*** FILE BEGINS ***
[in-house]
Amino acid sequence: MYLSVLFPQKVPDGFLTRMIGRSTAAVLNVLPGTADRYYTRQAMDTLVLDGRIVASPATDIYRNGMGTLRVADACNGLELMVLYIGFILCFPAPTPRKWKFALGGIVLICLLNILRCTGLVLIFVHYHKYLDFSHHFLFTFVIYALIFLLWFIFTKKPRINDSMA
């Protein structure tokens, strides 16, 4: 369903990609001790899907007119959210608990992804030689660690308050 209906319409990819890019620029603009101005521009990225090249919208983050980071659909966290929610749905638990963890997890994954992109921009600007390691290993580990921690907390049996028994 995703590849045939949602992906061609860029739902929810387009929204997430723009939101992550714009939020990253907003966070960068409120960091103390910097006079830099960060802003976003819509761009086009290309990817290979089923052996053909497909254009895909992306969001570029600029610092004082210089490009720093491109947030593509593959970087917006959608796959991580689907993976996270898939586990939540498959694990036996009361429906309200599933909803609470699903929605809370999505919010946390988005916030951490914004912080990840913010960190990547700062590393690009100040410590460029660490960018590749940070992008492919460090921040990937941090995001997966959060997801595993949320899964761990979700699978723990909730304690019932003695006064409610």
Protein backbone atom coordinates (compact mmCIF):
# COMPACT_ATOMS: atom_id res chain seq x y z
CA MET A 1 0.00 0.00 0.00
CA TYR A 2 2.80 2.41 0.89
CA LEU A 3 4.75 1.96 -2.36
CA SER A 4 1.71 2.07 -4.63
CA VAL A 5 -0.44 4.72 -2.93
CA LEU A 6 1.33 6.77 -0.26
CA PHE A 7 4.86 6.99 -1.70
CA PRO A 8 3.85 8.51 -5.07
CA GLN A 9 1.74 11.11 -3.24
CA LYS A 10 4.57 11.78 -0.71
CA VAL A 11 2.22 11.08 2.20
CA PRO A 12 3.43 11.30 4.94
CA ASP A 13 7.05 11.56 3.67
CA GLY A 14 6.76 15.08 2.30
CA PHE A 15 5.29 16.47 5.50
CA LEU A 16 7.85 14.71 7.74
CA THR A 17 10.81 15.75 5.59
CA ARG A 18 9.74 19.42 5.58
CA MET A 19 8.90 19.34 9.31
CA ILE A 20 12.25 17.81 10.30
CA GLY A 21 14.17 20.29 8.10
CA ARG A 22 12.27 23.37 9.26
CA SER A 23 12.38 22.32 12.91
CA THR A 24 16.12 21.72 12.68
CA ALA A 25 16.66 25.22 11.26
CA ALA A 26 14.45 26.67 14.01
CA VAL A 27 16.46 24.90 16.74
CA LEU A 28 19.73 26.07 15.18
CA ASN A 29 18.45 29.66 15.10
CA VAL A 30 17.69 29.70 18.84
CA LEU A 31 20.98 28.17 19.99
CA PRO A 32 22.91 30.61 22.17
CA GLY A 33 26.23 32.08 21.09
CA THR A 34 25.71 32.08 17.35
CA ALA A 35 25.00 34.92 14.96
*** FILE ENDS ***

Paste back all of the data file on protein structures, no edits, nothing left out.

[in-house]
Amino acid sequence: MYLSVLFPQKVPDGFLTRMIGRSTAAVLNVLPGTADRYYTRQAMDTLVLDGRIVASPATDIYRNGMGTLRVADACNGLELMVLYIGFILCFPAPTPRKWKFALGGIVLICLLNILRCTGLVLIFVHYHKYLDFSHHFLFTFVIYALIFLLWFIFTKKPRINDSMA
């Protein structure tokens, strides 16, 4: 369903990609001790899907007119959210608990992804030689660690308050 209906319409990819890019620029603009101005521009990225090249919208983050980071659909966290929610749905638990963890997890994954992109921009600007390691290993580990921690907390049996028994 995703590849045939949602992906061609860029739902929810387009929204997430723009939101992550714009939020990253907003966070960068409120960091103390910097006079830099960060802003976003819509761009086009290309990817290979089923052996053909497909254009895909992306969001570029600029610092004082210089490009720093491109947030593509593959970087917006959608796959991580689907993976996270898939586990939540498959694990036996009361429906309200599933909803609470699903929605809370999505919010946390988005916030951490914004912080990840913010960190990547700062590393690009100040410590460029660490960018590749940070992008492919460090921040990937941090995001997966959060997801595993949320899964761990979700699978723990909730304690019932003695006064409610």
Protein backbone atom coordinates (compact mmCIF):
# COMPACT_ATOMS: atom_id res chain seq x y z
CA MET A 1 0.00 0.00 0.00
CA TYR A 2 2.80 2.41 0.89
CA LEU A 3 4.75 1.96 -2.36
CA SER A 4 1.71 2.07 -4.63
CA VAL A 5 -0.44 4.72 -2.93
CA LEU A 6 1.33 6.77 -0.26
CA PHE A 7 4.86 6.99 -1.70
CA PRO A 8 3.85 8.51 -5.07
CA GLN A 9 1.74 11.11 -3.24
CA LYS A 10 4.57 11.78 -0.71
CA VAL A 11 2.22 11.08 2.20
CA PRO A 12 3.43 11.30 4.94
CA ASP A 13 7.05 11.56 3.67
CA GLY A 14 6.76 15.08 2.30
CA PHE A 15 5.29 16.47 5.50
CA LEU A 16 7.85 14.71 7.74
CA THR A 17 10.81 15.75 5.59
CA ARG A 18 9.74 19.42 5.58
CA MET A 19 8.90 19.34 9.31
CA ILE A 20 12.25 17.81 10.30
CA GLY A 21 14.17 20.29 8.10
CA ARG A 22 12.27 23.37 9.26
CA SER A 23 12.38 22.32 12.91
CA THR A 24 16.12 21.72 12.68
CA ALA A 25 16.66 25.22 11.26
CA ALA A 26 14.45 26.67 14.01
CA VAL A 27 16.46 24.90 16.74
CA LEU A 28 19.73 26.07 15.18
CA ASN A 29 18.45 29.66 15.10
CA VAL A 30 17.69 29.70 18.84
CA LEU A 31 20.98 28.17 19.99
CA PRO A 32 22.91 30.61 22.17
CA GLY A 33 26.23 32.08 21.09
CA THR A 34 25.71 32.08 17.35
CA ALA A 35 25.00 34.92 14.96